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what does it take for you to become a diamond hands holder after stock? >> i have a my diamond hands here, charles. this is something i will own for the rest of my life. you're right, november was tough. the vix was up 70%. volatility was whipsawing investors all over the place. only finished 1% down on the s&p. here is the thing. if you zoom out over american stock markets, they return 7% a year, 20% if you include dividends. asking me about specific stocks i have diamond hands that i am comfortable at night sleeping. i bought in reasonable valuation, 20 times pe, not 500 times pe like high flying defense stocks. they have a defensible moat from it perspective and infrastructure perspective. these companies like microsoft, apple, i'm comfortable owning
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for years to come because they have earnings growth. i say earnings. they actually make money. charles: a novel thing, huh? here is the thing, of all the new investors came into the market last year 40% were 32 to 44. 20% 18 to 29. i bring that up because do you think they should approach the market differently? >> the landscape has changed right. in our parents days, should we cold cash, stocks or bonds? these days kids don't want cash or bonds. they talk about the crypto market, private equity, private deals, nfts. the landscape is more complicated with a lot more opportunities. what holds true is being patient having a core portfolio where 80% of your capital is things you feel comfortable sleeping at night owning. >> wall street keeps guessing, maybe hoping small investor will fade away from the scene. there is a recent online search, if you look at the search information you will see these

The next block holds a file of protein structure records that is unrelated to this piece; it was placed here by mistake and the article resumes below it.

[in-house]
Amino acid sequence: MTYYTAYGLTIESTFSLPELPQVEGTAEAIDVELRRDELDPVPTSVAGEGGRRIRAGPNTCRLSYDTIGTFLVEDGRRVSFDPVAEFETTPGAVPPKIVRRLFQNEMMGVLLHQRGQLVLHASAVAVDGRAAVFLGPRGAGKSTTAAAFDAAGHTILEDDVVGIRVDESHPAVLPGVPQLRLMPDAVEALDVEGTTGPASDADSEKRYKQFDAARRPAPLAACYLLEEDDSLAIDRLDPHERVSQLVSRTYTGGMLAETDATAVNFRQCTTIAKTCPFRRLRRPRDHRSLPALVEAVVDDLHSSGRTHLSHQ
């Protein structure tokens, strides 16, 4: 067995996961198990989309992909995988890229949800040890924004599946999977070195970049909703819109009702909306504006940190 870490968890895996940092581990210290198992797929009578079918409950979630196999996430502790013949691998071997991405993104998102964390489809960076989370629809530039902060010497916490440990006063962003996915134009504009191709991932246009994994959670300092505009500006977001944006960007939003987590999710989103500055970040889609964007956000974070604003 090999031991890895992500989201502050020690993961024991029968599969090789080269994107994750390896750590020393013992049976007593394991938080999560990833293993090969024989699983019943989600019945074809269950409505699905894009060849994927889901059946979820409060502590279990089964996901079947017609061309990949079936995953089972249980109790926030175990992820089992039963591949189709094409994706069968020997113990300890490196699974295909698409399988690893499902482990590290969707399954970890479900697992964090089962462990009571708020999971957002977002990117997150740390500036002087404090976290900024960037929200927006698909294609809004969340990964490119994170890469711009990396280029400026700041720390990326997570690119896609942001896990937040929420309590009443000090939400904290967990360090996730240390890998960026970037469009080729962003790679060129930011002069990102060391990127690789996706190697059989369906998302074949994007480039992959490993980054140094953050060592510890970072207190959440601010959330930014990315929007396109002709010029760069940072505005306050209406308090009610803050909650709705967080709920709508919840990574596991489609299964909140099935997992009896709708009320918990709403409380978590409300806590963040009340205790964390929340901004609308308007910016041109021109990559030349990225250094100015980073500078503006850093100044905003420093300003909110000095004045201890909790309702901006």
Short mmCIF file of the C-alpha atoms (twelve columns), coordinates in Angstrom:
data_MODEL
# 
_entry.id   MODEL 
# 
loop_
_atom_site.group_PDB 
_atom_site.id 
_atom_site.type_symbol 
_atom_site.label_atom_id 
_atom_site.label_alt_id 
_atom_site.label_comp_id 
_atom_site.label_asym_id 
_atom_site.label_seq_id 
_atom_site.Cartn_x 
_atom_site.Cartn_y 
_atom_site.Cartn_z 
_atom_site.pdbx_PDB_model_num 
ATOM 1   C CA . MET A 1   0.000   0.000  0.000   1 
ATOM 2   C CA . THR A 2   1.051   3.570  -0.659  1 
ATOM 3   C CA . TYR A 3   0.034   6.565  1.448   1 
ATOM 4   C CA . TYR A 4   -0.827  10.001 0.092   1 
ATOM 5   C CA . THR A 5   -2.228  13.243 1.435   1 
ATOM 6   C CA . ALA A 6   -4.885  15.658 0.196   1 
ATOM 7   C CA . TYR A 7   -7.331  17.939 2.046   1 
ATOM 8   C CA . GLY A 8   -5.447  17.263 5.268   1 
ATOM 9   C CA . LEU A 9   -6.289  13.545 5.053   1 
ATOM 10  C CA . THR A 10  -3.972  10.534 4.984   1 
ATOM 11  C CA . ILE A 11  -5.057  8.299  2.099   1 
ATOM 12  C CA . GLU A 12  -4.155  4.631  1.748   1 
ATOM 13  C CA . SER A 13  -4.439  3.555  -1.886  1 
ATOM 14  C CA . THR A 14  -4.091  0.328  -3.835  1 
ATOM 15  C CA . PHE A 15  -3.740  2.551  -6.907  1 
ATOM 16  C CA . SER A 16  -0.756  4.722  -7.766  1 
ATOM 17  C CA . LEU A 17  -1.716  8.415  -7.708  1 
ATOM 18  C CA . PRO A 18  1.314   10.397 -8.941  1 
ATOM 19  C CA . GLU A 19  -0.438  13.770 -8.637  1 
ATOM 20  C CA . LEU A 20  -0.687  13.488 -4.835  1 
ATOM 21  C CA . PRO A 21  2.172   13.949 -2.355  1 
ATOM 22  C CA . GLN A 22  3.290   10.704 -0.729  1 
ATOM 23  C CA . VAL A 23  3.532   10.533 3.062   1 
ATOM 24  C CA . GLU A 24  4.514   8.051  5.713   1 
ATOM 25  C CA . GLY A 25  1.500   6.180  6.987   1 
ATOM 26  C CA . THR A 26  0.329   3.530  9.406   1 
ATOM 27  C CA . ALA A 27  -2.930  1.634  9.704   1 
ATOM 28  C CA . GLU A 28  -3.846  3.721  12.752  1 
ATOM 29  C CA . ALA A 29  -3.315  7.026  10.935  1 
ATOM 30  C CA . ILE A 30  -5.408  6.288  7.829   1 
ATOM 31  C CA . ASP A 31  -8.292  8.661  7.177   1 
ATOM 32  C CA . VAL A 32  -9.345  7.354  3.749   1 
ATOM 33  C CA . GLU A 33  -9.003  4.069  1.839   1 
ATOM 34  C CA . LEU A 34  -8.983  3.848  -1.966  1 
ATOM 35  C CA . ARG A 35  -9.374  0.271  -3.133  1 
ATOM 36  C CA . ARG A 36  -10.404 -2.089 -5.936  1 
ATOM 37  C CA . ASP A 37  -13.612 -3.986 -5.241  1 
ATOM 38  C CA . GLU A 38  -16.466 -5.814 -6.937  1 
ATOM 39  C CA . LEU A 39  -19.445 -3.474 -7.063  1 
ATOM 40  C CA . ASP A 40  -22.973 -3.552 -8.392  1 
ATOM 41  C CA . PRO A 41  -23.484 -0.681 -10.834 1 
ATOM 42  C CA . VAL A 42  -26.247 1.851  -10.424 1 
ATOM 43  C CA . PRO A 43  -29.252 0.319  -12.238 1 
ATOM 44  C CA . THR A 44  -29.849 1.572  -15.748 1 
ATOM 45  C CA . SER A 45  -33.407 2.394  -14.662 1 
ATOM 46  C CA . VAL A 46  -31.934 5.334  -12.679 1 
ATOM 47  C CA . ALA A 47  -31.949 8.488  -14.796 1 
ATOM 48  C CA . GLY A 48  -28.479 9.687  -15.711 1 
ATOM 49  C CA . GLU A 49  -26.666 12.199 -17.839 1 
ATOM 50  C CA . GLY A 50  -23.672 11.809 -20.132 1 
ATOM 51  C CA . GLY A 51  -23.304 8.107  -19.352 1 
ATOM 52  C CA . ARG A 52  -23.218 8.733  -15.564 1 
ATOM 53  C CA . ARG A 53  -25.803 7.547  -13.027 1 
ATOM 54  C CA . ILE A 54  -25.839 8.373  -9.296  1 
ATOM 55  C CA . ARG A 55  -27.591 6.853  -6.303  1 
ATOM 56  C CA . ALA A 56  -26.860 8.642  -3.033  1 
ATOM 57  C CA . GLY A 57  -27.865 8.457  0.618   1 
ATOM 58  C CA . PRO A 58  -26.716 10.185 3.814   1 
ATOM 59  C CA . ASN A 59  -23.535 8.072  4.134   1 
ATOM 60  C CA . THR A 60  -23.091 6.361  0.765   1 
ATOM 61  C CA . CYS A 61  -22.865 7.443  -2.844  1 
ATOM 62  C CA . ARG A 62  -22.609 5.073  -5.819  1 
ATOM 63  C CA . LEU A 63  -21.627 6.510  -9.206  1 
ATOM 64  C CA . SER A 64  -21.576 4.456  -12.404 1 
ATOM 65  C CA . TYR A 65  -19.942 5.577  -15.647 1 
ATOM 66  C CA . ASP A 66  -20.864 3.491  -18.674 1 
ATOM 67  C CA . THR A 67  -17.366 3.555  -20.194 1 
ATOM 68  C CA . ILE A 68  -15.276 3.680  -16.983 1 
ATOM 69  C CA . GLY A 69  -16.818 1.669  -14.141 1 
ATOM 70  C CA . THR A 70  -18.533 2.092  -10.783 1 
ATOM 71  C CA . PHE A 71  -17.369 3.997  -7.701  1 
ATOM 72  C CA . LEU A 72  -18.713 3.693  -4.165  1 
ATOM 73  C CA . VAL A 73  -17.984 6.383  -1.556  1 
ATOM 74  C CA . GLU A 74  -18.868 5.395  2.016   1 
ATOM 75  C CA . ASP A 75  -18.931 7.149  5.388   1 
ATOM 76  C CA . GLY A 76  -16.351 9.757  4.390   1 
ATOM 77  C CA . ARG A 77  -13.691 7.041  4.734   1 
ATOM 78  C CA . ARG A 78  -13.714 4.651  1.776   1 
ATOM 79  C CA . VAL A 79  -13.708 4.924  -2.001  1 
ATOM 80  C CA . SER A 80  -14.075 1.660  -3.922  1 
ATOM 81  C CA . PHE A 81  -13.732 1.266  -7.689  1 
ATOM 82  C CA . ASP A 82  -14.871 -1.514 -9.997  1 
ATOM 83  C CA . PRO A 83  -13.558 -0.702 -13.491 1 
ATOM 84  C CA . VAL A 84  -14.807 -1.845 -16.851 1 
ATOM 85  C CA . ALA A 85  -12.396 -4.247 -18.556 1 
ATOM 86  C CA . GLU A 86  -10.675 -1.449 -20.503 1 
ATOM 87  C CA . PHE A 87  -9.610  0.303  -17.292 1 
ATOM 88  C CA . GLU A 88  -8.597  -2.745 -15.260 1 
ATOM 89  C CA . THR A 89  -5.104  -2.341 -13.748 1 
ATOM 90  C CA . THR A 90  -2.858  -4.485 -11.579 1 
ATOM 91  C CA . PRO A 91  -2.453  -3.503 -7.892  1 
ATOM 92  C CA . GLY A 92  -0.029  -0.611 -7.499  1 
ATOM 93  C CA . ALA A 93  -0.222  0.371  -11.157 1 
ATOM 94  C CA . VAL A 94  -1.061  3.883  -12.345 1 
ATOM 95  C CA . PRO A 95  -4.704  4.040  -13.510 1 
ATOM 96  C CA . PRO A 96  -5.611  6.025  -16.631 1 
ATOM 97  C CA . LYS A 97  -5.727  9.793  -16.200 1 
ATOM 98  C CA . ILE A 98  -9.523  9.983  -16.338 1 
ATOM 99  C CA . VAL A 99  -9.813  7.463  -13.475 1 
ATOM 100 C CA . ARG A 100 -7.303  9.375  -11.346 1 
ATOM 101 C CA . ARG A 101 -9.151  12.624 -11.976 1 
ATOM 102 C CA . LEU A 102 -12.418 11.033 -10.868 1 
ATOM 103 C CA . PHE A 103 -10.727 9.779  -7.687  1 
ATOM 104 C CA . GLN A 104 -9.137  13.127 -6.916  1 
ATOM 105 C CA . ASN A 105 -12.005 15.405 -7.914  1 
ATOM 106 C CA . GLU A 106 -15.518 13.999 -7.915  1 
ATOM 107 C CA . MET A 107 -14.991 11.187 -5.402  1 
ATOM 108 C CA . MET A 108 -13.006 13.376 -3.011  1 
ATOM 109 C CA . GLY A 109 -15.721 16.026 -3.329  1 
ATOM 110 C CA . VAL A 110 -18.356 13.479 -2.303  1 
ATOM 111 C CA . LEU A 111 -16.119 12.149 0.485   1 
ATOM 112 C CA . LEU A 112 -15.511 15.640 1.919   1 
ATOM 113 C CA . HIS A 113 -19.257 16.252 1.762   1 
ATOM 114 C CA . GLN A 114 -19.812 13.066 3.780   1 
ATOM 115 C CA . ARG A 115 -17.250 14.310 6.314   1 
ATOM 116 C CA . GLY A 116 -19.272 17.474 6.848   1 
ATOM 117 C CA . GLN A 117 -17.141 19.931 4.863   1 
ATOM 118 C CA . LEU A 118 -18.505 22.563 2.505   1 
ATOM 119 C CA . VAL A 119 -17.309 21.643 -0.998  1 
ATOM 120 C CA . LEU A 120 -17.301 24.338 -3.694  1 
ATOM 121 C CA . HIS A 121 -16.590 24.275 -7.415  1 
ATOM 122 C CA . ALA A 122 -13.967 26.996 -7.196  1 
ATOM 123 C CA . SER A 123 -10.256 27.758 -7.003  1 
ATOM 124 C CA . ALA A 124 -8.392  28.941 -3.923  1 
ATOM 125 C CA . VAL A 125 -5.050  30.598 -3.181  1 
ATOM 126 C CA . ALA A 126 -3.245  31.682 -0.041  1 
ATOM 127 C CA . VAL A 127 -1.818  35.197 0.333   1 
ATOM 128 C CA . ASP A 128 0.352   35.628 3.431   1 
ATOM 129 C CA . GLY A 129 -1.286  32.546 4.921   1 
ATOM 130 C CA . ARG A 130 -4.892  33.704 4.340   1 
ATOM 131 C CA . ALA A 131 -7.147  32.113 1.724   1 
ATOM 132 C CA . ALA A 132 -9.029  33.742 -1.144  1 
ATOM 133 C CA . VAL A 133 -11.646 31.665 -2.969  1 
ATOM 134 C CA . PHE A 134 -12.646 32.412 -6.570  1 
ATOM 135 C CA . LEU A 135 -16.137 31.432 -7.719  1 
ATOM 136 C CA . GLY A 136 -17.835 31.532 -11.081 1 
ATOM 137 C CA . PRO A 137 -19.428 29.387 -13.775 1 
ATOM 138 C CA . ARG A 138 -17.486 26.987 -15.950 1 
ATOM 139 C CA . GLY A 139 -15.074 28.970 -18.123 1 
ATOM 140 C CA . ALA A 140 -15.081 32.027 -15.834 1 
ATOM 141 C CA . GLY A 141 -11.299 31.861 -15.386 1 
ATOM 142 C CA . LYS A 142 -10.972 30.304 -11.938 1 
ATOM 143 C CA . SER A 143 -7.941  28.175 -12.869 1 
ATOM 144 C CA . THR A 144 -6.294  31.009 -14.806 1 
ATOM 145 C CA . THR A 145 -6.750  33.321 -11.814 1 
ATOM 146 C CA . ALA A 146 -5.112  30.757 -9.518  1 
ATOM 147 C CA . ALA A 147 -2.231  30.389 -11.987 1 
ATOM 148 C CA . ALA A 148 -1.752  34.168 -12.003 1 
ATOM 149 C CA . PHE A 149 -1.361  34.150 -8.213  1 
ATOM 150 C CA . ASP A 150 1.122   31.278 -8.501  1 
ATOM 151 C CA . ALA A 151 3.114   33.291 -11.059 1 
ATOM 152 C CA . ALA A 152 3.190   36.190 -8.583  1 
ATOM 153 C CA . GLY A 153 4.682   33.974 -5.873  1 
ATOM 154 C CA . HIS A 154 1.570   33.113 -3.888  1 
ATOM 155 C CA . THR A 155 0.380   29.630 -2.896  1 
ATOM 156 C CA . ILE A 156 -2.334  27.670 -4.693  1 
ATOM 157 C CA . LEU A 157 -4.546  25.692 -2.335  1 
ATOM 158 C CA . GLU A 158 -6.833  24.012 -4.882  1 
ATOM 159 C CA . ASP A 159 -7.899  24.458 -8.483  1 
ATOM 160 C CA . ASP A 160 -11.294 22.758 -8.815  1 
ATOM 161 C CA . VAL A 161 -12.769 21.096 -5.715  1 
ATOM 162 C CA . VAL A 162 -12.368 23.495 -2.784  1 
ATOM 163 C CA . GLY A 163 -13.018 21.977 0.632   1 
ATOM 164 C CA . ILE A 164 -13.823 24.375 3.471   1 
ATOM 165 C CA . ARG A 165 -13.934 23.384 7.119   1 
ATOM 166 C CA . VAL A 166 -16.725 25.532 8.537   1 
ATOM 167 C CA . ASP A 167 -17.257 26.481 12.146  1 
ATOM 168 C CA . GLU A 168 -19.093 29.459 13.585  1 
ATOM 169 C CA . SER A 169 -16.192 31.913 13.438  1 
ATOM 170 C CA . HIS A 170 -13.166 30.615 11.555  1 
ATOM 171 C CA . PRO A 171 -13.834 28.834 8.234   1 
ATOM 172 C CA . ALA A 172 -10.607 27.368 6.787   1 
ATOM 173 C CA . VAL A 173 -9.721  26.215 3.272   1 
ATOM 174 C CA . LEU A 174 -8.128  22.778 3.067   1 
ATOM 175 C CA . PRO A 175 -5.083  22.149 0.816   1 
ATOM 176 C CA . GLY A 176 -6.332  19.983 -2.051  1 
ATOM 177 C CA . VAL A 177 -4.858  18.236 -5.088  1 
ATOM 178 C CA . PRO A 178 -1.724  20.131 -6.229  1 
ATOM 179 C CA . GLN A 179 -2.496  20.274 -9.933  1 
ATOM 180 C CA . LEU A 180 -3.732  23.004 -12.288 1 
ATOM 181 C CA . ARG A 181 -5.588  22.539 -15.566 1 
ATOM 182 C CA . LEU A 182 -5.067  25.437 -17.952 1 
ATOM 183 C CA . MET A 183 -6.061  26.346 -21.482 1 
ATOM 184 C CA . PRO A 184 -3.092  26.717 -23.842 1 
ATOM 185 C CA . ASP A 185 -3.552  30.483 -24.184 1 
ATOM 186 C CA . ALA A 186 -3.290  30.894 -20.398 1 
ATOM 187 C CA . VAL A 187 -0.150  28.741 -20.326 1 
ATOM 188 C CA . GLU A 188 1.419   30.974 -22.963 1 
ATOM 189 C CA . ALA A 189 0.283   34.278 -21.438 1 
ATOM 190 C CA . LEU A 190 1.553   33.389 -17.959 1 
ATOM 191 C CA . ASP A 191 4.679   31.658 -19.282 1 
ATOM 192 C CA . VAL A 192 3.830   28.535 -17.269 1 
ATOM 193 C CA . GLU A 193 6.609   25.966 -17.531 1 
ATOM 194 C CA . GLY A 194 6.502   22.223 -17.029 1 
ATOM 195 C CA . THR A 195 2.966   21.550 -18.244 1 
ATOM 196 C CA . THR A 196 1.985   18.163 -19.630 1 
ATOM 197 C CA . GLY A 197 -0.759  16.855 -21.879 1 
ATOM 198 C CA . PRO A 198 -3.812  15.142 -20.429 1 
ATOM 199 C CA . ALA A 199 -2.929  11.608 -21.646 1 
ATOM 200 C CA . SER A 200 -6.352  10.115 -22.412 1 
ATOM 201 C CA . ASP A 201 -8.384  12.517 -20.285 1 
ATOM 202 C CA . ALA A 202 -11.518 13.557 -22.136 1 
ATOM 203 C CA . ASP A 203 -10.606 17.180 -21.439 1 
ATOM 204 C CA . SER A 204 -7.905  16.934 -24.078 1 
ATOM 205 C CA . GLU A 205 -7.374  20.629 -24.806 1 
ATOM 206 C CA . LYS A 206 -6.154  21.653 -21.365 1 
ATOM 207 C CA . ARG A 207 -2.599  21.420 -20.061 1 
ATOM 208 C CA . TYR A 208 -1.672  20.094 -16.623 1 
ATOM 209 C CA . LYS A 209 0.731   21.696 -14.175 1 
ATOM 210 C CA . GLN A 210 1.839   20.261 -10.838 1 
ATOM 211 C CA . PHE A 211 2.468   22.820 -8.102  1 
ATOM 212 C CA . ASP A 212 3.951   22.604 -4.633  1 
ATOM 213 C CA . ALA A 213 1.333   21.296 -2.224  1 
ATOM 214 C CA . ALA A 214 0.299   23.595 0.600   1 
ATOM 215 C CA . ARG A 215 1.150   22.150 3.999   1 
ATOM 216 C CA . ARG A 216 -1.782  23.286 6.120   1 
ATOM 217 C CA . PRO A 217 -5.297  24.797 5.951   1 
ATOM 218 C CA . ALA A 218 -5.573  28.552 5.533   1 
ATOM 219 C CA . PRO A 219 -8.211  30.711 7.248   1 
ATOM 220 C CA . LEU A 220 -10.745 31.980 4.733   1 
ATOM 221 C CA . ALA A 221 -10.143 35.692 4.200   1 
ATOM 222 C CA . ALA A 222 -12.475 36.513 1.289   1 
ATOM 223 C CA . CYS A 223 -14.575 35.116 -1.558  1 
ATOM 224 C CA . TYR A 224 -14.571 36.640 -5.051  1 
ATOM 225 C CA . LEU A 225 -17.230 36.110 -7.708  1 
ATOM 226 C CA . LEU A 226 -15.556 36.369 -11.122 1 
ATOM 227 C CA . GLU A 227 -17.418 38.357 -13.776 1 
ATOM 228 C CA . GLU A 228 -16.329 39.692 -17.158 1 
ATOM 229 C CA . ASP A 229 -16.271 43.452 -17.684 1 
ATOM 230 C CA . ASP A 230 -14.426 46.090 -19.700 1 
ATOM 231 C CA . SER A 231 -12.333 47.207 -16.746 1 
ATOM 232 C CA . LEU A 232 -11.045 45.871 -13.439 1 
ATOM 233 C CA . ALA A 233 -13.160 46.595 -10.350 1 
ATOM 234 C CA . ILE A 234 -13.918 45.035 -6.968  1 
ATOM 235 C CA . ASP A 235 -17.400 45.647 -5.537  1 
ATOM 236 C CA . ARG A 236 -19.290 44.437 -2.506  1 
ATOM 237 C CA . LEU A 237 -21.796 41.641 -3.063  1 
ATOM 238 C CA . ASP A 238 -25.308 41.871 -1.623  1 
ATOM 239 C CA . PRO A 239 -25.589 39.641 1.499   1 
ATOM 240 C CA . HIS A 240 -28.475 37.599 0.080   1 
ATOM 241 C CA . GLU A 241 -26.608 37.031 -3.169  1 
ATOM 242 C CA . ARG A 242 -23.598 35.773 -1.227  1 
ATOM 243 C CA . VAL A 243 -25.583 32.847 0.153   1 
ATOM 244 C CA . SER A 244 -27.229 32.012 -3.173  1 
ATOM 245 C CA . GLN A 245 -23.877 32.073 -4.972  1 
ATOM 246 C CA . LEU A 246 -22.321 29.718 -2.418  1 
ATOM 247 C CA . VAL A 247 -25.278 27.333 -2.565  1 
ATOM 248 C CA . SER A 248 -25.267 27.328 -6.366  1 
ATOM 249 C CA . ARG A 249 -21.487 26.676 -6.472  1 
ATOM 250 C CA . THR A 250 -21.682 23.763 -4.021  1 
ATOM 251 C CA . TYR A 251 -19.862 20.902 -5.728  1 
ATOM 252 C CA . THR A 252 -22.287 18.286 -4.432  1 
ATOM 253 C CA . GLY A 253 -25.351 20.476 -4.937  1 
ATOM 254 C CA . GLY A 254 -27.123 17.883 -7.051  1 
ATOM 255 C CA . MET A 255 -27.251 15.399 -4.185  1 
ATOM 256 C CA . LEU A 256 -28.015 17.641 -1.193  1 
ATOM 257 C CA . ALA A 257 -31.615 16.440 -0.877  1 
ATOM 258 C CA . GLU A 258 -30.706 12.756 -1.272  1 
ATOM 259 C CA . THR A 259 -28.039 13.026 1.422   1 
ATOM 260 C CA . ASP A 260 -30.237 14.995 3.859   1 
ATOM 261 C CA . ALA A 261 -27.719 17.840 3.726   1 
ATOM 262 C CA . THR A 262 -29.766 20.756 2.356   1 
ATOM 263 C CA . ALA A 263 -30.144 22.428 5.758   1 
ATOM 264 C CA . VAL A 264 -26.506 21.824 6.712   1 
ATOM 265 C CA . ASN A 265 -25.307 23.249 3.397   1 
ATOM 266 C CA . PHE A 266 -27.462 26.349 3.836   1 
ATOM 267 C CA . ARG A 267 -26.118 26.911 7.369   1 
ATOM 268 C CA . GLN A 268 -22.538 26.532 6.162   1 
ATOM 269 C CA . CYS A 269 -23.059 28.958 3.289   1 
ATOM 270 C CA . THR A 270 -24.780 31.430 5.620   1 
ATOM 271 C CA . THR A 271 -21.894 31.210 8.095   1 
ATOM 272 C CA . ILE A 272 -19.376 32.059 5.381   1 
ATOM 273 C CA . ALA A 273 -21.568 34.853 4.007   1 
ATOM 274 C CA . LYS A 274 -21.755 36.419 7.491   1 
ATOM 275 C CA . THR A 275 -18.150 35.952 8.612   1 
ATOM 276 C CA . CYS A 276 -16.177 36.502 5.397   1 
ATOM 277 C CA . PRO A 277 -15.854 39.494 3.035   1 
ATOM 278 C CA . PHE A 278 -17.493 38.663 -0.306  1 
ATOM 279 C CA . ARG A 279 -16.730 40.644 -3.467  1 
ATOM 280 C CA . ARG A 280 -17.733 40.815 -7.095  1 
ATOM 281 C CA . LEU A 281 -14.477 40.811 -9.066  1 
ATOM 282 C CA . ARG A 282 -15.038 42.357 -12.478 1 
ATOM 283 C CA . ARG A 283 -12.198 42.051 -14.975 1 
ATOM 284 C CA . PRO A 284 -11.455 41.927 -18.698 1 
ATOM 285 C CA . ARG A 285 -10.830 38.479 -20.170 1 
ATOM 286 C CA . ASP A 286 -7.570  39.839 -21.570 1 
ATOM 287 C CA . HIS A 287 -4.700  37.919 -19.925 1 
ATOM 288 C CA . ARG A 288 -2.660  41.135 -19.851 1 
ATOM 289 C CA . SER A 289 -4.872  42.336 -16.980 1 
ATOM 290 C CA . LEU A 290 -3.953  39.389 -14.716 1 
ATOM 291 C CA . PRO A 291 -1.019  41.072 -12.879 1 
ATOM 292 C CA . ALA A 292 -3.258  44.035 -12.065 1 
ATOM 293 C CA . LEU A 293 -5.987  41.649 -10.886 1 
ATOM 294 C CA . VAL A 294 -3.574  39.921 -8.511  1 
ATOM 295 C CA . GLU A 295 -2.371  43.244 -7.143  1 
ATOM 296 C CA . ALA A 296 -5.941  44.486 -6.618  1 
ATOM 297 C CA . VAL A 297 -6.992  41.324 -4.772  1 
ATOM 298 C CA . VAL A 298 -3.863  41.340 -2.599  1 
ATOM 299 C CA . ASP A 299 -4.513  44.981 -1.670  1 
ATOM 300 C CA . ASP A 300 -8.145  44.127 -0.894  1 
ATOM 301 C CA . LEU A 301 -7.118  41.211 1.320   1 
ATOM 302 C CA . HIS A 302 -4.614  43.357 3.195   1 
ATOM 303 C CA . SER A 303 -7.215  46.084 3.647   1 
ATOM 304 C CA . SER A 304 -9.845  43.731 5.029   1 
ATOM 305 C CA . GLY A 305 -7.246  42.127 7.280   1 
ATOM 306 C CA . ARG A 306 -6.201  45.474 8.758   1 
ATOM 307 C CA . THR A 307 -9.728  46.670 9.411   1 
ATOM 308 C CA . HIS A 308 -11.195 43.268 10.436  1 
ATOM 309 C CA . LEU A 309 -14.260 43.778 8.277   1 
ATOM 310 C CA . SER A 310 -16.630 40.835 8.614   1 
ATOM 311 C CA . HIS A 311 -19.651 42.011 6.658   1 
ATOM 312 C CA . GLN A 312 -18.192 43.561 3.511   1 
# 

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folks are looking for more opportunities. i want to get your thoughts what they're looking at because some of it is, you know, some of it is more risky than others. obviously call options, that has been a big thing. people made a fortune. options are not asset. it's a contract, they expire. thoughts and calls? >> call options don't make investors money. you hear about the million dollar wins. what about the million other people who lost money on call options? we put out a report talking about high volatility meme stocks, buying call options t could be very dangerous if you don't understand the volatility on these stocks where you're buying them in on. back in june if you bought amc call options in july for $50, the stock went up, the volatility went down, you lost money. a lot of investors don't understand it. they are new to the came. i would stay away from call options. charles: i'm running out of time. crypto, your thoughts on it right now? >> i think it is the best risk
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asshed on planet. if you don't own any i don't want to be friends with you. you got to be there, look at this asset class is growing. record numbers of bitcoin wallets. transaction wall lefts on the bitcoin network surpass paypal. they surpass most tech stocks. banking institutions are hiring on record pace for people in the crypto industry. blockchain investing in startups. it is five times than last year. it is absolutely exploding. i don't think there will be many chances to buy bitcoin under 100,000. not a straight line. get some exposure i say. charles: genevieve, i put you down as maybe. i think we can be friends. i opened bitcoin account with 100 grand sitting there. i will have to dm. you later on. special guest we have to tell you about tomorrow. she is known as miss teen crypto.